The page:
THE GOOD CONCEIT - William Herbert Carruth Poems


Poems » william herbert carruth » the good conceit


[After W. E. Henley]

Out of the cloud that covers me
     And blots the stars and seldom lifts,
I thank whatever gods may be
     For my indubitable gifts.

Under the whip, upon the setts,
     Men drive me many a galling mile;
My stock of editors' regrets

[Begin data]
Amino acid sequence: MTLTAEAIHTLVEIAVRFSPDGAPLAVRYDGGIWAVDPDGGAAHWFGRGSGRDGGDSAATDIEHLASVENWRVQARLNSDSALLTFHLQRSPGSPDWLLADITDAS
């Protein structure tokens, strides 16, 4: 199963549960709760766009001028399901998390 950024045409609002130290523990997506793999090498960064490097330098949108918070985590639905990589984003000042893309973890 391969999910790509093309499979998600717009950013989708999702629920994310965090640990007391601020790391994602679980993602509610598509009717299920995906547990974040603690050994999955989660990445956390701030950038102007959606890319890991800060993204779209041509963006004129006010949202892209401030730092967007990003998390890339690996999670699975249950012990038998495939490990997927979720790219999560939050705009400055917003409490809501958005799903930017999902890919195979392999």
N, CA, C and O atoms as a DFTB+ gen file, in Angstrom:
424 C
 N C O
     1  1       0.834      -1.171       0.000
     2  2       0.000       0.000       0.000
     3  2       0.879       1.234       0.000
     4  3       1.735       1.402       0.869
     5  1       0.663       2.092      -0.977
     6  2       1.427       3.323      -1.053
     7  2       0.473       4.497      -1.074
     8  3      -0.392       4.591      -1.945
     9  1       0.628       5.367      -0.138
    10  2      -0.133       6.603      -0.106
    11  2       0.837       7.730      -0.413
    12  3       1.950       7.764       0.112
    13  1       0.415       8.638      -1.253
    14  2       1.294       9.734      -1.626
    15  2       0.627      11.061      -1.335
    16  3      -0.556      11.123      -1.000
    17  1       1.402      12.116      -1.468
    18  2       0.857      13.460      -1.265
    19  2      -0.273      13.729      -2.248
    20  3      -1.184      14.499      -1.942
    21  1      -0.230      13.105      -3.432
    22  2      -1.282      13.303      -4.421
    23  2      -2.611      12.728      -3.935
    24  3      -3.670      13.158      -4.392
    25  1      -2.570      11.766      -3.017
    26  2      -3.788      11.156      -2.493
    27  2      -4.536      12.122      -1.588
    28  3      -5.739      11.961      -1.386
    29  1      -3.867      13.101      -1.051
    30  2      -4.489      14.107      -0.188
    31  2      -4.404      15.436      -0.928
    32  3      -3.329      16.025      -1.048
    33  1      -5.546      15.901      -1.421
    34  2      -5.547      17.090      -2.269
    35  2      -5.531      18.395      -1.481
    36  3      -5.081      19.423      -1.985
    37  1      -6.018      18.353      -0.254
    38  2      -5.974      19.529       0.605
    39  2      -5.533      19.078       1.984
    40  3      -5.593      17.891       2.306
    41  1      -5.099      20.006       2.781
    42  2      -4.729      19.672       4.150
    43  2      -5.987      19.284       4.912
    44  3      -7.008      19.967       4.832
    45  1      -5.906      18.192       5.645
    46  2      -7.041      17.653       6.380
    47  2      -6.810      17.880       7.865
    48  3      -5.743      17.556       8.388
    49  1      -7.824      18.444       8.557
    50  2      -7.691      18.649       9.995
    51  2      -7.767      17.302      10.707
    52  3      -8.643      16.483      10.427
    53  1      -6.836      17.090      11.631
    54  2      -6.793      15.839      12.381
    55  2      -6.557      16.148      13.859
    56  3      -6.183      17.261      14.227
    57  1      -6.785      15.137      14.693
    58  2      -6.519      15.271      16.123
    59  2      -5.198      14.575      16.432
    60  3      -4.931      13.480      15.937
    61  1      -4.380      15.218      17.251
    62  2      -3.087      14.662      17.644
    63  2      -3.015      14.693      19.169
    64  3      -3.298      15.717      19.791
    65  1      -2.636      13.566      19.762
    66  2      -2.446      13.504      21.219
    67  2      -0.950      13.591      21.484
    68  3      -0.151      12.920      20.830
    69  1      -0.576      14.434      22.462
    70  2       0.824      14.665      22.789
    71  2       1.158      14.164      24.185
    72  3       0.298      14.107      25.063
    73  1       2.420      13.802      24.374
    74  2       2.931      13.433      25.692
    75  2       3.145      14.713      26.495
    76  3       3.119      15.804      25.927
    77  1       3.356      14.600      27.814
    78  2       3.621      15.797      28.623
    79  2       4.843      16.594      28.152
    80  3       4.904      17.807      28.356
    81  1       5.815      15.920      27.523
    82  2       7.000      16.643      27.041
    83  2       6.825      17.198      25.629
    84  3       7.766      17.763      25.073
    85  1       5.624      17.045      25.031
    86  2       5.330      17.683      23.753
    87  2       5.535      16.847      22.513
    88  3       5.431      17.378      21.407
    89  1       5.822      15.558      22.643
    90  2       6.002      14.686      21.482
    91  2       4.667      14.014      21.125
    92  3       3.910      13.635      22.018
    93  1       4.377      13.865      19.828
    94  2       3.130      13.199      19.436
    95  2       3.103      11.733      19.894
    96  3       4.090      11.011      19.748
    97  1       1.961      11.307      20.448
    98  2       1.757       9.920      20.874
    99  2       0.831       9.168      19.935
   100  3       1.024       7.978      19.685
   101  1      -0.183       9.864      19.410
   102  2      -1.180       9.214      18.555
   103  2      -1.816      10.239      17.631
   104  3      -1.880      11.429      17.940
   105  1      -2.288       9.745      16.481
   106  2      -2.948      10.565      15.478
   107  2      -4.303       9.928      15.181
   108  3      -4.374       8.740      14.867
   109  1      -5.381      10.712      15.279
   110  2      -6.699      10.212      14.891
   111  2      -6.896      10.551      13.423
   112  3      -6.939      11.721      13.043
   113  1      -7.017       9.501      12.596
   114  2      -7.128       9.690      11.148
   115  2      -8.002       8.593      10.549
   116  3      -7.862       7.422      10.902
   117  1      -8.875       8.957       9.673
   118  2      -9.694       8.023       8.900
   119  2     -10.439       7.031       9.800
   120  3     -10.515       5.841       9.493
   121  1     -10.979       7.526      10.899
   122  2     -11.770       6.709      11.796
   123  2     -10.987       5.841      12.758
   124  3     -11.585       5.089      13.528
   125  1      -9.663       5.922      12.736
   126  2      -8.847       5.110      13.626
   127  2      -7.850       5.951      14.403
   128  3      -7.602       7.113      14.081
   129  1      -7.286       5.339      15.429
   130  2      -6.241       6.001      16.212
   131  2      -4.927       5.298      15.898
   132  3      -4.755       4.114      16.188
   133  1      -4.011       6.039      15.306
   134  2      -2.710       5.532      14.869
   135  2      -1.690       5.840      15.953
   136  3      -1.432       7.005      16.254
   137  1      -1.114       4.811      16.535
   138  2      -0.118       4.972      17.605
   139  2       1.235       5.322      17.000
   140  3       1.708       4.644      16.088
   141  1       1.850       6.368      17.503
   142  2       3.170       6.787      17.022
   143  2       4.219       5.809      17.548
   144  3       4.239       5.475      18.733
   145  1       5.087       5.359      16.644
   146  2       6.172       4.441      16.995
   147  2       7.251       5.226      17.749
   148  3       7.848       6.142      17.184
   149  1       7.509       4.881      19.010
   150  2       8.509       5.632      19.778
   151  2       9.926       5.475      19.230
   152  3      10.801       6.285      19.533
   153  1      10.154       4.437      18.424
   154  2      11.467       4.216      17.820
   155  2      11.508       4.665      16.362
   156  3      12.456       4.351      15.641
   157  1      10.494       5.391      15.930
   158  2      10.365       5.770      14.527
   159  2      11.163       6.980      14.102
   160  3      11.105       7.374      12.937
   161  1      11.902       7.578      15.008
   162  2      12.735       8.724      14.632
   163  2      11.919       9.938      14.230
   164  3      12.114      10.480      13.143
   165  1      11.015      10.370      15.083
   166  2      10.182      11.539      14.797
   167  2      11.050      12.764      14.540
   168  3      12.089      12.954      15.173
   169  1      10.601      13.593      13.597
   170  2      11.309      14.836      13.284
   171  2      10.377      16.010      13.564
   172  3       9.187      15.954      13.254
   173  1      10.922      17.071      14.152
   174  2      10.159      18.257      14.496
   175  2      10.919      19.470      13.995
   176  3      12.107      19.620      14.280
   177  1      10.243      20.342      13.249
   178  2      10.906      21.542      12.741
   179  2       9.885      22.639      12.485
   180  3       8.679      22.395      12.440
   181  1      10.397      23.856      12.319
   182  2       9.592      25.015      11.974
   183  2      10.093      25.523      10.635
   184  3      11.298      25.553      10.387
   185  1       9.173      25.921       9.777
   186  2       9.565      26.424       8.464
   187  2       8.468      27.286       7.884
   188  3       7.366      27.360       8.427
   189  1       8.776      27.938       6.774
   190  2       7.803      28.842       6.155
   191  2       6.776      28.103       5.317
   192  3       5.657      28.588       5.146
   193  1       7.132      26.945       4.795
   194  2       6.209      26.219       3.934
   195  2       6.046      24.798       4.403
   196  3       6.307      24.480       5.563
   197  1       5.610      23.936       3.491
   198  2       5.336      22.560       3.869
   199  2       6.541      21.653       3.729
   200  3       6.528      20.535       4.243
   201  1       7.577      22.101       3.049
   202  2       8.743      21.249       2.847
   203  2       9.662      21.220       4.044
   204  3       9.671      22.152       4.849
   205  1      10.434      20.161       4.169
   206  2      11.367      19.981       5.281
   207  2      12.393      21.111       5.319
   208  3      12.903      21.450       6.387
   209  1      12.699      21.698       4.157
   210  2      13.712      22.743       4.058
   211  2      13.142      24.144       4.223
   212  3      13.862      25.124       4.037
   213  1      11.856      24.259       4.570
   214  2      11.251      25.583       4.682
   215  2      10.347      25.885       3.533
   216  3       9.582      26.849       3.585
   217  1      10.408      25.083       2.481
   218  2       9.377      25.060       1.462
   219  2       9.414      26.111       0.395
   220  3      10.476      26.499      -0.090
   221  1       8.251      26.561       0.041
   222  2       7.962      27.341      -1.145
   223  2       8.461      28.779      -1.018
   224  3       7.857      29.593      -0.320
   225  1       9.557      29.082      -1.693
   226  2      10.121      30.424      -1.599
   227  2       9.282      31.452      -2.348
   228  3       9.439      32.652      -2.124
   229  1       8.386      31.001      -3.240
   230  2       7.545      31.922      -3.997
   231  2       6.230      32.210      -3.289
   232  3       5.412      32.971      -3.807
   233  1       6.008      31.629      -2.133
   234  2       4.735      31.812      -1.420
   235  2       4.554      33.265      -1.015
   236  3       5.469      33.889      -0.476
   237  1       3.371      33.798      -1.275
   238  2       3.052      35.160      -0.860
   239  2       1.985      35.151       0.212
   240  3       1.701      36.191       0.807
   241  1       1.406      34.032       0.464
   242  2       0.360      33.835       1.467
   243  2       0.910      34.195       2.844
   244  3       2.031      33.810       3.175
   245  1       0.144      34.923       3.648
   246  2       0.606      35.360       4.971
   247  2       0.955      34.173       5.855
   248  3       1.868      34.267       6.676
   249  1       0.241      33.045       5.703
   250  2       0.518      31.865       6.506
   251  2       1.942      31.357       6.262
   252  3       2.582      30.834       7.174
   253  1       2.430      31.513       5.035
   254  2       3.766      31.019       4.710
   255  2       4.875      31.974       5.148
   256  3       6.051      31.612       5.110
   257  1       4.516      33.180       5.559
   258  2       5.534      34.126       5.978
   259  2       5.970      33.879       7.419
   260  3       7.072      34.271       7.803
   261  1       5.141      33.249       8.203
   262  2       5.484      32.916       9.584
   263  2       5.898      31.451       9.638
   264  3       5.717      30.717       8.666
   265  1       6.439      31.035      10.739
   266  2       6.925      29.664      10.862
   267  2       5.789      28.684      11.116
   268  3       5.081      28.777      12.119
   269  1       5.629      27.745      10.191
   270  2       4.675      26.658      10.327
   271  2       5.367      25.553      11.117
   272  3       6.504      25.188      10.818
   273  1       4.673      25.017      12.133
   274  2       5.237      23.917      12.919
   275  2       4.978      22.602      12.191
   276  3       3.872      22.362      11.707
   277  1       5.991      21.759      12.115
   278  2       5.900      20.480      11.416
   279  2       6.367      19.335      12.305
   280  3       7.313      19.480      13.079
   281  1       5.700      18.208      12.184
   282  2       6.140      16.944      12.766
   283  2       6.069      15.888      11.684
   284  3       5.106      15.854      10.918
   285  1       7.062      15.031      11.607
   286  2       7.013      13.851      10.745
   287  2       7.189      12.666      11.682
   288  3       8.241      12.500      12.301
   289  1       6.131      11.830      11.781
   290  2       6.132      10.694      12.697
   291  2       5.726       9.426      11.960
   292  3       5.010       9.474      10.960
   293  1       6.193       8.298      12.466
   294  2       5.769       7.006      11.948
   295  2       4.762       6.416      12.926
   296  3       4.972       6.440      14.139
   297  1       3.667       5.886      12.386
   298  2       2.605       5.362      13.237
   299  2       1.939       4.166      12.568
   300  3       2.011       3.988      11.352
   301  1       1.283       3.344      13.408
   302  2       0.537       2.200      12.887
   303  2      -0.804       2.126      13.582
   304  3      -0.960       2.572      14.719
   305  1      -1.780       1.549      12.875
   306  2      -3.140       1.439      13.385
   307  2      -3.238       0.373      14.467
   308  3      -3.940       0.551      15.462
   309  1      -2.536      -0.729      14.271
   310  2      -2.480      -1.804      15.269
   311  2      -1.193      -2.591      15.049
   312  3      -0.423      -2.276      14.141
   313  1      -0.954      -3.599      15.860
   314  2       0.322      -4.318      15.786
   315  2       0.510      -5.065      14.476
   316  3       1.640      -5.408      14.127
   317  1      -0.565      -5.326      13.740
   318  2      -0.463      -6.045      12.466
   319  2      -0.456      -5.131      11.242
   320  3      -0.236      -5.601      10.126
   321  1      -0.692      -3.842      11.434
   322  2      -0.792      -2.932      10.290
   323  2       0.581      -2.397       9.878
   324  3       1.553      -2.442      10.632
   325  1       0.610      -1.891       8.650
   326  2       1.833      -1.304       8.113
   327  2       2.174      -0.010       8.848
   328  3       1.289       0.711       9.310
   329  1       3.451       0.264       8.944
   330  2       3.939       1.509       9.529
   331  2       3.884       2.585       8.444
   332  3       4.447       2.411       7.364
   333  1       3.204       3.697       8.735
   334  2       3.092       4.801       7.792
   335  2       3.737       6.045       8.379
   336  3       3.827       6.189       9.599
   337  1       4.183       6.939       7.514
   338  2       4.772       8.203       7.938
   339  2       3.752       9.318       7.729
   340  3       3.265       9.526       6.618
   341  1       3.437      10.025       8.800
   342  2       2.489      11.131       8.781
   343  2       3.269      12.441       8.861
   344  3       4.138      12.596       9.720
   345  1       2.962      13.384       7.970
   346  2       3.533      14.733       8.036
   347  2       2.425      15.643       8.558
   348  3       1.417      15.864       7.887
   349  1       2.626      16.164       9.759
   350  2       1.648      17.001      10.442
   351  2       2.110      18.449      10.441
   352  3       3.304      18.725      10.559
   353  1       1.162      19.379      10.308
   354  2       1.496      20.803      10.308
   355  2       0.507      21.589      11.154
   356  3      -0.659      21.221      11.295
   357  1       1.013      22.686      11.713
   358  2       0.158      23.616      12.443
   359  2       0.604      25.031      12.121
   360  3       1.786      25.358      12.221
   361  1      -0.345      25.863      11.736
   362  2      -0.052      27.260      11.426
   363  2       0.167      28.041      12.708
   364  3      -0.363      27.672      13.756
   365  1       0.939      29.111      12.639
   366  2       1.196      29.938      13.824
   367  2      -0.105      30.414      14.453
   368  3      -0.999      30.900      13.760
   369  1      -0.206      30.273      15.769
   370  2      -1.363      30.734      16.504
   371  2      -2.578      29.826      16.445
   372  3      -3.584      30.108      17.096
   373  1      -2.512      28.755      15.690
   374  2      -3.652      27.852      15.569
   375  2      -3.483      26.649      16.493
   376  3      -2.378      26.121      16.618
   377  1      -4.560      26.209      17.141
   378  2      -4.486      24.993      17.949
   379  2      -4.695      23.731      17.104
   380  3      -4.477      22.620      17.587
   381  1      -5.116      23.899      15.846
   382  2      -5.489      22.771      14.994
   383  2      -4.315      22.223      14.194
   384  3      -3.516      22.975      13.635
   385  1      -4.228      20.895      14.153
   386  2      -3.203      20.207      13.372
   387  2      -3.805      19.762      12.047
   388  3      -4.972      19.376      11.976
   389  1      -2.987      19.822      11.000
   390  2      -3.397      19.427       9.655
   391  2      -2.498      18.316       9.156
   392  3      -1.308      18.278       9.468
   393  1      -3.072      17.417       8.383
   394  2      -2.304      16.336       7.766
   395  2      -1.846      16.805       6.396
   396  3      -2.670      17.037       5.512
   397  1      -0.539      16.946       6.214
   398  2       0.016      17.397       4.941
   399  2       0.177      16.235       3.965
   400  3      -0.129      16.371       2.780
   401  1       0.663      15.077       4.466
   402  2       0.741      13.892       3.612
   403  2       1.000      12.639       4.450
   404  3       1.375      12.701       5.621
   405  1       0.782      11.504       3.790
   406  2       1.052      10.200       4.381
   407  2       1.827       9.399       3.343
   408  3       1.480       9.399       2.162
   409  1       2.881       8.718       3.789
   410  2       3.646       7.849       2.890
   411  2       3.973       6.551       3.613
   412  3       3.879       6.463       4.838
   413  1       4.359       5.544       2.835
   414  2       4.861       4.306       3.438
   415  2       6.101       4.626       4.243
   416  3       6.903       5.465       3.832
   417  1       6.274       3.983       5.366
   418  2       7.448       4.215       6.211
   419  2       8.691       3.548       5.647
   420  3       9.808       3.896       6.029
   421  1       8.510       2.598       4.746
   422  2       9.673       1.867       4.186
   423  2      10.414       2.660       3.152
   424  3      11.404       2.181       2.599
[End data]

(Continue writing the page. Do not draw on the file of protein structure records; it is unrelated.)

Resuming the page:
Would fill a barrow, but -- I smile.

Fast by this trade of wind and wit
     I mean to hold till life be done,
And every year I stay in it
     Finds, and shall find me, tugging on.

It matters not how stiff and sheer
     The climb -- how difficult the sum,
I am the man they've got to hear!
     I am the man that's bound to come!